Find Posts By Topic

Seattle City (spot)Light: Faz Kasraie

From Electrical Engineering Manager to his current position as Generations Operations & Engineering (GO&E) Director, Faz Kasraie has played an active role in City Light’s generation projects since joining the utility in 1983. “I’ll celebrate 35 years with City Light this November,” Faz said. “I started as an assistant electrical engineer and have worked through the ranks across different business units. It’s been rewarding because I got to learn different facets of the utility.”

Born and raised in Iran, Faz moved to the United States after high school. “I didn’t speak a word of English, so I took courses to learn the language,” Faz shared. He enrolled in Oklahoma State University, transferred to the University of Washington and completed his studies at Seattle University, where he graduated with a degree in electrical engineering. He later earned a second degree in mechanical engineering.

Faz and his wife Melinda live in northeast Seattle and have two sons Michael and Mark. He’s also an avid biker. “I love biking, it’s recently become a big part of my life,” he shared. “I enjoy big biking events. A few co-workers and I participate in organized rides like RSVP, STP and Cycle Oregon.”

In this week’s (spot)Light, Faz talks about the work of his team and what he enjoys about his career.

Faz at the finish line of this year’s Ride from Seattle to Vancouver & Party (RSVP) bike ride

“Before moving here, I came across an article in Time Magazine that featured the first female governor of Washington state. Because that was the cover story, a big chunk of the magazine was focused on Washington. Boeing was huge at the time and it was impressive to me that it was based here. I remember reading the article and thinking that Washington had to be a cool place; it just caught my attention. I also had a friend at UW which helped influence my decision to come here.”

“When I was going to school, power wasn’t a field that was emphasized. I was interested in telecommunications engineering. Fiber optics was just starting to emerge, and the technology was so young. After graduation, I was in downtown Seattle and happened to walk by City Light’s administration office. There were several job listings posted, so I applied and never looked back. That’s the nice thing about electrical engineering—it’s quite diversified. It’s so broad that with a little adjustment and additional training, you can shift your focus and get into a different field than what you originally intended.”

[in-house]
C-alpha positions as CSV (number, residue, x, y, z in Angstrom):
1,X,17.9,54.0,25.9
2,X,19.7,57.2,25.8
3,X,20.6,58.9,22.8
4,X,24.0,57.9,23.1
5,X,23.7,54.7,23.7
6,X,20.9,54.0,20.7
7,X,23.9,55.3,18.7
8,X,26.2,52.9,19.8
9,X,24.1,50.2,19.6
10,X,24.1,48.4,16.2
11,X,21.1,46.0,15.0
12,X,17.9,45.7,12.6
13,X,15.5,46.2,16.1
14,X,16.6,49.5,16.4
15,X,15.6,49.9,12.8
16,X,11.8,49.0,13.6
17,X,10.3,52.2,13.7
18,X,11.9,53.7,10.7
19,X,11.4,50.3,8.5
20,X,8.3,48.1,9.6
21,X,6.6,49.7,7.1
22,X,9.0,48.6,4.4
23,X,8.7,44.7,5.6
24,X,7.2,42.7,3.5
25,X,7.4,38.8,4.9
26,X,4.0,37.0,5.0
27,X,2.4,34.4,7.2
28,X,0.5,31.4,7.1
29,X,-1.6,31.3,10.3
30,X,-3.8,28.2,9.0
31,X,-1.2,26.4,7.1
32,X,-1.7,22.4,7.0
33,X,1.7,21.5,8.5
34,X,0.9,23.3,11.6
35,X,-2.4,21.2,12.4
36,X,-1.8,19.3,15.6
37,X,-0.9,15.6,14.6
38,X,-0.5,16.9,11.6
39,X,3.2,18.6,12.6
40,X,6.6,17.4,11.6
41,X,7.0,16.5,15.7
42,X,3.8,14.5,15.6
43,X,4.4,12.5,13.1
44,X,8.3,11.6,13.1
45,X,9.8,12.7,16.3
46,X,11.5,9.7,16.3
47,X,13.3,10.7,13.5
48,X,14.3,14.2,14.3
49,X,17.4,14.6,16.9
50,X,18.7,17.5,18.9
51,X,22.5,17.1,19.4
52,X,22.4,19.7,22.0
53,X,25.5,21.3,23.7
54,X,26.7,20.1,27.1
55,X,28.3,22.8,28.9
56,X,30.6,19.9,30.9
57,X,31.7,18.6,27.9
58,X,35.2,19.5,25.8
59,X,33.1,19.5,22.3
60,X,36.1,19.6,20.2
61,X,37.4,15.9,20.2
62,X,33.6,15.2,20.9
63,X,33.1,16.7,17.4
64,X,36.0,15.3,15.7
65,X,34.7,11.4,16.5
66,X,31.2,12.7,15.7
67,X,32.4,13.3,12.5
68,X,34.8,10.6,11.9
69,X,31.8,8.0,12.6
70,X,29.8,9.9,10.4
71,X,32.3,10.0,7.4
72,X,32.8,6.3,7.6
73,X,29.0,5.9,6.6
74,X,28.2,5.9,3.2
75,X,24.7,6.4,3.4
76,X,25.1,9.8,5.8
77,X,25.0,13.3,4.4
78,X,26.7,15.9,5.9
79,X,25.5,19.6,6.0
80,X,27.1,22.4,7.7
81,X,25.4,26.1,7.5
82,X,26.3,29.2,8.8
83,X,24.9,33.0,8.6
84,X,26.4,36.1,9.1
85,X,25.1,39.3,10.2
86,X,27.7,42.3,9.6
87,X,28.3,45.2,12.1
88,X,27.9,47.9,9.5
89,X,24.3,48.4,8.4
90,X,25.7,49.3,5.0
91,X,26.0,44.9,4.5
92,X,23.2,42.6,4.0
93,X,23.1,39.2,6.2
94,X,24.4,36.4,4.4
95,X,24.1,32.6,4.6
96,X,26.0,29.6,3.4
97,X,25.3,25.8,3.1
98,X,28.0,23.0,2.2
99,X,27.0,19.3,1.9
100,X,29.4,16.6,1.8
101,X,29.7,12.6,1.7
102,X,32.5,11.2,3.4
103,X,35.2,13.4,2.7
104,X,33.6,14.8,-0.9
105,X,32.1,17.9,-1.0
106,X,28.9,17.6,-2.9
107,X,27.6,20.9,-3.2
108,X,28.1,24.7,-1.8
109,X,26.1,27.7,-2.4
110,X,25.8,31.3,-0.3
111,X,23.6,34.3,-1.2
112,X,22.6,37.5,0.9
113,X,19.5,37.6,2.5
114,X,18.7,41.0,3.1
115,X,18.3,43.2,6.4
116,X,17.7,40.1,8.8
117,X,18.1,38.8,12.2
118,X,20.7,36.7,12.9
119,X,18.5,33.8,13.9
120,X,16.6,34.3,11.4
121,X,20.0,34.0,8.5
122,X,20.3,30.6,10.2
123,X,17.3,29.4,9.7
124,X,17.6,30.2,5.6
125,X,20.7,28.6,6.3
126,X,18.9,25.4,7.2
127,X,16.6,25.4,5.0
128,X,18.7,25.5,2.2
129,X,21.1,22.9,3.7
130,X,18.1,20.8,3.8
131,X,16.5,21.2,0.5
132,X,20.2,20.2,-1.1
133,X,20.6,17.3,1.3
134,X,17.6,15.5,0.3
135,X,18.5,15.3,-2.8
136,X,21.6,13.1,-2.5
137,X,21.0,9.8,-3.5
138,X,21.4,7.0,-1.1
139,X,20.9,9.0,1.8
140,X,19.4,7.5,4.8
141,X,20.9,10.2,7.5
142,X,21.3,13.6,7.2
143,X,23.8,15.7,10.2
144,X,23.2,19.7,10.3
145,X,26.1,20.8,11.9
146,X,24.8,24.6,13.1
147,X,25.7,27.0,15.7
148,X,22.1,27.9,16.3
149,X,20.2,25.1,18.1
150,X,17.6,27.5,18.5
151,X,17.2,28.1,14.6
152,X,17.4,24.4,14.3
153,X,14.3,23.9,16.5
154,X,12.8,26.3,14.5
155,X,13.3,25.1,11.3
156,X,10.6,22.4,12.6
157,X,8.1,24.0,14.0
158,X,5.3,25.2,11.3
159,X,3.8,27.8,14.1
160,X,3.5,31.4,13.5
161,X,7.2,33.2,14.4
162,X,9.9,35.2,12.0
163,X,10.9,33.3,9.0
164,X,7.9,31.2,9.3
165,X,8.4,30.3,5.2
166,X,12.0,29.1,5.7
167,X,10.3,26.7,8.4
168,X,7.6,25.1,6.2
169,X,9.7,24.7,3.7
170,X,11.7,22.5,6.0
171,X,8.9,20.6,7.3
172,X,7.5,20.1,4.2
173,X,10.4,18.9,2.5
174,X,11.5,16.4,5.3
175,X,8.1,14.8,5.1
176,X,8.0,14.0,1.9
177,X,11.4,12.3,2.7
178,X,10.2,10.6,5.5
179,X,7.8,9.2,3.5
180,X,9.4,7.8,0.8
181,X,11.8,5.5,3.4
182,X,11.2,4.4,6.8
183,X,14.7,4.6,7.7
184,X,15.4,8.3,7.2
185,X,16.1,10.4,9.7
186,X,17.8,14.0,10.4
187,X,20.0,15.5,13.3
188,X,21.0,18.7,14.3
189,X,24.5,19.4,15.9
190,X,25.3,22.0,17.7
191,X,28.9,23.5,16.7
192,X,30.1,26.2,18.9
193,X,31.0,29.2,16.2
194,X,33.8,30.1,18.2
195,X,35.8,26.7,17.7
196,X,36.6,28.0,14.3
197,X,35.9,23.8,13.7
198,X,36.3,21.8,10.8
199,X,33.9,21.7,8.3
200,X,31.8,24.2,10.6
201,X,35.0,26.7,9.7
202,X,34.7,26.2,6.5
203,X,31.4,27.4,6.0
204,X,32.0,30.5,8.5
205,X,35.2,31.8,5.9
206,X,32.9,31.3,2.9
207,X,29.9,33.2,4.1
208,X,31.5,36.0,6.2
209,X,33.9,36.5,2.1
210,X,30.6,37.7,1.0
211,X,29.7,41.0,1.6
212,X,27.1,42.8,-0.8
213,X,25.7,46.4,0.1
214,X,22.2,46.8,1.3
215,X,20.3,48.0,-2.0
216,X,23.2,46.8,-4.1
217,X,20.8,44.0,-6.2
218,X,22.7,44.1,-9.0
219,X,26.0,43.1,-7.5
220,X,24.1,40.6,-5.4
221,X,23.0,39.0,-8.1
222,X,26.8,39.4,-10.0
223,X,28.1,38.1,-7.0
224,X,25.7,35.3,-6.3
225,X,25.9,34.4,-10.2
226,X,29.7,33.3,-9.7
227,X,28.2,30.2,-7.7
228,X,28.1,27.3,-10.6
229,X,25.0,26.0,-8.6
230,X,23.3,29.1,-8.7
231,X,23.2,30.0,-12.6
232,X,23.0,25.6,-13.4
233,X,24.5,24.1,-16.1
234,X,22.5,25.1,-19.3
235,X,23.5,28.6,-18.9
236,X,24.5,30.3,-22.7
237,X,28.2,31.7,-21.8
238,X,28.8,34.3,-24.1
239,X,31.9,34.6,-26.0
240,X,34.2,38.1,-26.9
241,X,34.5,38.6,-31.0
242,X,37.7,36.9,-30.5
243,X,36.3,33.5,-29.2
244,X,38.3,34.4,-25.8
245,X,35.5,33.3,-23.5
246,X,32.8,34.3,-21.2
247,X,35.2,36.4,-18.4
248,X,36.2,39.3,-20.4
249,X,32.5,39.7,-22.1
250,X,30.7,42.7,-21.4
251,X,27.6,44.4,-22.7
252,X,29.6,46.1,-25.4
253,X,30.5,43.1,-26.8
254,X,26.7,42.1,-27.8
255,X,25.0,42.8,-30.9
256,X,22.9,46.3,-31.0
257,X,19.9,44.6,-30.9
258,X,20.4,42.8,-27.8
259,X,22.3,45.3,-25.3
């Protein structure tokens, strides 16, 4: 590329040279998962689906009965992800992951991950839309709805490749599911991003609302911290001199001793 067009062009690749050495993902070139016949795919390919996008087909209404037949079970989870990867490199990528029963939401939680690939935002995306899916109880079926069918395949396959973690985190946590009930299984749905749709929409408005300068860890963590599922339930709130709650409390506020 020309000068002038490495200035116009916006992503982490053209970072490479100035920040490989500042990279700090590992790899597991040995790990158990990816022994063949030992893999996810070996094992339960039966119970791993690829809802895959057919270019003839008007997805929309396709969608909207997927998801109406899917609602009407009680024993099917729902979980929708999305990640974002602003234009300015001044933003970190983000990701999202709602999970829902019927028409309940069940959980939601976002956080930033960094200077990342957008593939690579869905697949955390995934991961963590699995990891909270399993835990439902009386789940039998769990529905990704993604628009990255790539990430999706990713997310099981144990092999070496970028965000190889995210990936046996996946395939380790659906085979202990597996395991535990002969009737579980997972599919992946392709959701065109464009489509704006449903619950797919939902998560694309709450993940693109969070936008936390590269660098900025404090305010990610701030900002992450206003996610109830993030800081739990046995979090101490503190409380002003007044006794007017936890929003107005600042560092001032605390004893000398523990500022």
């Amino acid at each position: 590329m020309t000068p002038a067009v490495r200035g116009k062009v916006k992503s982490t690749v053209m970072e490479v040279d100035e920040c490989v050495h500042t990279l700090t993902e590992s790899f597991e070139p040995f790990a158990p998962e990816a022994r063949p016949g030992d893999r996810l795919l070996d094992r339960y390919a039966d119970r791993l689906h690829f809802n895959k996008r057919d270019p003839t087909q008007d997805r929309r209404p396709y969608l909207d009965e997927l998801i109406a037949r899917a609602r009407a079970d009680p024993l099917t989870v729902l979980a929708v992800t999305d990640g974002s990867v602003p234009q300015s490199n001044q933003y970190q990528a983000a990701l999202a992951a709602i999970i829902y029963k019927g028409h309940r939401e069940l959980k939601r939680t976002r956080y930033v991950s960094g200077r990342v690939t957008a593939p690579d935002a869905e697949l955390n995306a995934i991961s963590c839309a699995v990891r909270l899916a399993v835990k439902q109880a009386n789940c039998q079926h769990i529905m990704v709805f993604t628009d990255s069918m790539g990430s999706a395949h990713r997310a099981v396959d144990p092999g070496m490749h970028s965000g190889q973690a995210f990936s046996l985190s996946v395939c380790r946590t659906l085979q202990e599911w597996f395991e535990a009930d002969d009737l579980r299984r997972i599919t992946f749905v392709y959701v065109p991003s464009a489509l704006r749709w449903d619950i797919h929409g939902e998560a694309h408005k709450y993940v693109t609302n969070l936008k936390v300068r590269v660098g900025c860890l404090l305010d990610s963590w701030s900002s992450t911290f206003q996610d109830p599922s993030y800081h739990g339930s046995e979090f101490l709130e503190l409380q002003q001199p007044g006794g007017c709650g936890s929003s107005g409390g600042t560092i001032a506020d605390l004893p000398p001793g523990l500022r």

“City Light has three engineering disciplines—electrical, mechanical and civil which also includes structural engineering. Through the years, I’ve managed our electrical engineering staff which supports GO&E operations, including our seven hydrogeneration facilities. That team also provides a variety of electrical engineering support for these facilities. If a generator or power transformer needs troubleshooting, our electrical engineers will get those calls.  They also support the plants themselves.”

“I’ve had great mentors at City Light. They were tremendous assets and helped develop my experience with the utility and the industry. And that’s one thing I’ve tried to do over the years—to provide support and mentorship to our employees. Part of that is to bring new blood into the organization. To teach them, to mentor them, so that when they finish their education they can begin their careers here. It’s been a great success. Many of our students are supervisors, managers and directors, either here or at other utilities. It’s rewarding to see that progression and to see individuals thrive in the industry.”